i’d like to think we’re now more concerned with the work/life balance, particularly dads who are now taking a more active role in raising their kids. we now have more freedom, thanks to technology and cultural changes, to be hands-on parents. unfortunately, just like most institutions, the authority of parents has also been eroded.

    we might no longer be as comfortable being the infallible superbeings we thought our parents were when we were young, but this doesn’t mean we should become lax in bringing up our children, or become overprotective of them in our desire to become their friends.

    the last thing we need is for parents to become like regina’s mom in mean girls.

  • http://www.ladydragonfyre.com/index_files/LWS Lady Dragonfyre

    Lady Dragonfyre – The notion that “liberals” always favor a soft approach in all aspects of life is complete nonsense.

    I said it was a liberal tendency. I also didn’t say that liberals always favor a soft approach in ALL aspects of life. I was just saying that there’s a tendency amongst liberals to engage in over-lenient parenting.

    The only reason to assert such a thing is that one wants to assert conservatism with wholesome child discipline and liberalism with weak and bad parenting.

    Nope, I’m not trying to say that traditional conservative parenting is the best way to raise a child. I’m not a conservative. Personally, I find overly-severe discipline (ESPECIALLY hitting!) reprehensible and VERY counter-productive in the long run. IMO, I just think parents need to strike a balance. They need to place the feelings and needs of their kids above all else, and respect them as individuals. I think that the best way to show that respect is to set firm limits and be a role model they can follow. Parents shouldn’t be discipline “overlords,” but they shouldn’t be their kids’ friends, either.

    It’s a shallow and subjective conclusion and serves only to create polarized discussions.

    I try to be as objective as humanly possible. I consider myself middle-of-the-road. However, societal issues never arise from a vacuum. For example, consider the “liberalization” of the 60s. Were ALL liberally-minded people doing LCD and getting “free love” in the 60s? Of course not. Was there a connection? Yes. Do ALL Christian fundies hate gays? No. Is there a connection between anti-gay hatred and their doctrine? Yes.

    The main problem with parents who raise needy and insecure children is not that they aren’t punishing them or are coddling them but they are not setting boundaries and are too tired, lazy, indifferent, or insecure (pick a character flaw, any character flaw) to stand up to their children when they challenge any boundaries they set.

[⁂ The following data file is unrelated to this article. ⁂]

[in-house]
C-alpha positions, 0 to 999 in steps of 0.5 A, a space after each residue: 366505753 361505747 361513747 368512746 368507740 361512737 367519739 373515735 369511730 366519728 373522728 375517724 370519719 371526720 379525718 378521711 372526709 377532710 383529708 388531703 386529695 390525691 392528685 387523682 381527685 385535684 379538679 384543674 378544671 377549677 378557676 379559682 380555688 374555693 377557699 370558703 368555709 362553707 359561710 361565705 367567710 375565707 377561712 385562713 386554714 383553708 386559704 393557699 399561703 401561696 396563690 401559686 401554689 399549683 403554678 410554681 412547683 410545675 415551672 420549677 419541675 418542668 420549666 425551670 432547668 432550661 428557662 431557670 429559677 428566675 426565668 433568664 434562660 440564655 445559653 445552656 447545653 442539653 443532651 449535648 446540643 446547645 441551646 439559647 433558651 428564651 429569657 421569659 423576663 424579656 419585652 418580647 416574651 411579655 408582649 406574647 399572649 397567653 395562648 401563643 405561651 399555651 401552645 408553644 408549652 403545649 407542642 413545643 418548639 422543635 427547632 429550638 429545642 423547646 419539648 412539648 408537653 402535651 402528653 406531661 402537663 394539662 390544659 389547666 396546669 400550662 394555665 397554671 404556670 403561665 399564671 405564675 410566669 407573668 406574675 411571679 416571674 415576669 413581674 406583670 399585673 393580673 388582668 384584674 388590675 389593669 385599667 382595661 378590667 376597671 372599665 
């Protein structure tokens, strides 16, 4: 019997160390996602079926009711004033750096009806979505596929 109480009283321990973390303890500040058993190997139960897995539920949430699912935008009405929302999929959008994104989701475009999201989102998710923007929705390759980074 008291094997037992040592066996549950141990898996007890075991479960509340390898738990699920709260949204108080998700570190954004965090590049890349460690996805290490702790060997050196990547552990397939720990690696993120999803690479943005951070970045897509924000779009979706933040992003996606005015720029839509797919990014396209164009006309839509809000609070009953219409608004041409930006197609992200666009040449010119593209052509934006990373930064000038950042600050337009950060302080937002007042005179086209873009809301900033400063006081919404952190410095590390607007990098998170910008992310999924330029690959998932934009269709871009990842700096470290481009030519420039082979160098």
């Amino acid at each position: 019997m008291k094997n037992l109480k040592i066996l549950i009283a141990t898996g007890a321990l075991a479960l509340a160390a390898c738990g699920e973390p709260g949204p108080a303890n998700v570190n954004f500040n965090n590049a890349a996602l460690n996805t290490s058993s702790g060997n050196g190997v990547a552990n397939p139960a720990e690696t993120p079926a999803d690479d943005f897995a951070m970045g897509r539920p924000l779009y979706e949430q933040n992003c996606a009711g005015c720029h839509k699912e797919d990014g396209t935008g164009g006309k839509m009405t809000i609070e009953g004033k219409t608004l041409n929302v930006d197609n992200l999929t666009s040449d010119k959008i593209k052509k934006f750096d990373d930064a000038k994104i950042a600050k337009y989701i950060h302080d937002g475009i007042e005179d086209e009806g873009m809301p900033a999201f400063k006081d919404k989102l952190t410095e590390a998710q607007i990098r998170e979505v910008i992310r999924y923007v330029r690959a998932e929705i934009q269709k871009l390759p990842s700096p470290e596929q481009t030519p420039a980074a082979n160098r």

I know. Despite popular opinion, I look at parenting as a privilege, not a right. Not everyone is cut out to be a parent. Accidents aside, if someone tires easily, lacks patience, or just doesn’t care, he/she shouldn’t have a child to begin with. Kids learn from their parents’ examples more than anything else. I’ve always found it incredibly ironic that teachers have to obtain licensure, pass drug and criminal background checks, AND show excellent character in and out of school JUST to work with children for eight hours a day, five days a week. Parents, on the other hand, don’t even need to take parenting classes.

    Children need boundaries but most parents offer their children unlimited choices and too much power too early. This makes kids insecure because they don’t perceive their parent is a solid support for their them.

    Right, but when children aren’t even allowed to make mistakes, their insecurity and interdependence grows even stronger.

    The problem isn’t about discipline or fretting and over-attentive parents. That’s too simplistic a conclusion to reach.

    I didn’t say that was THE problem; I just offered it as A problem.

    Adults tend to see only undesirable choices and activities as “responsibility”.

    I don’t. While driving, it’s my responsibility to keep my vehicle from running someone over. In most cases, I don’t view this activity as undesirable.

    Seriously though, I understand what you’re saying.

    So, yes, it is all the parents’ fault but not for the reason everyone thinks.

    I don’t think it’s ALL their fault. Children are individuals with their own natural temperaments and personal issues as well.

  • VAL

    Oh Thank You! I thought it was just me who feels that there is something wrong with the way kids are being raised these days. Let me just let you know that I am a mother of 4 kids (15,12,11 & 8), all of whom are well behaved, productive, normal children. They were all raised with a mixture of love and dicipline as best as we are able to provide to them. As much as it broke my heart when they all in there own ways started pulling away from me and becoming independant, I knew it was right. In my mind the problem would be if they stayed too needy and too dependant on me, but from what I’ve seen around me this was not the “popular” way of thinking. I have to stop myself from asking parents that I know if they think they are doing the kids a favor when they make excuses and let there kids think that the rules don’t apply to them. Life will hit those children hard when they go into the real world with land lords and bosses who won’t take the excuses or who expect them to follow the rules like everyone else.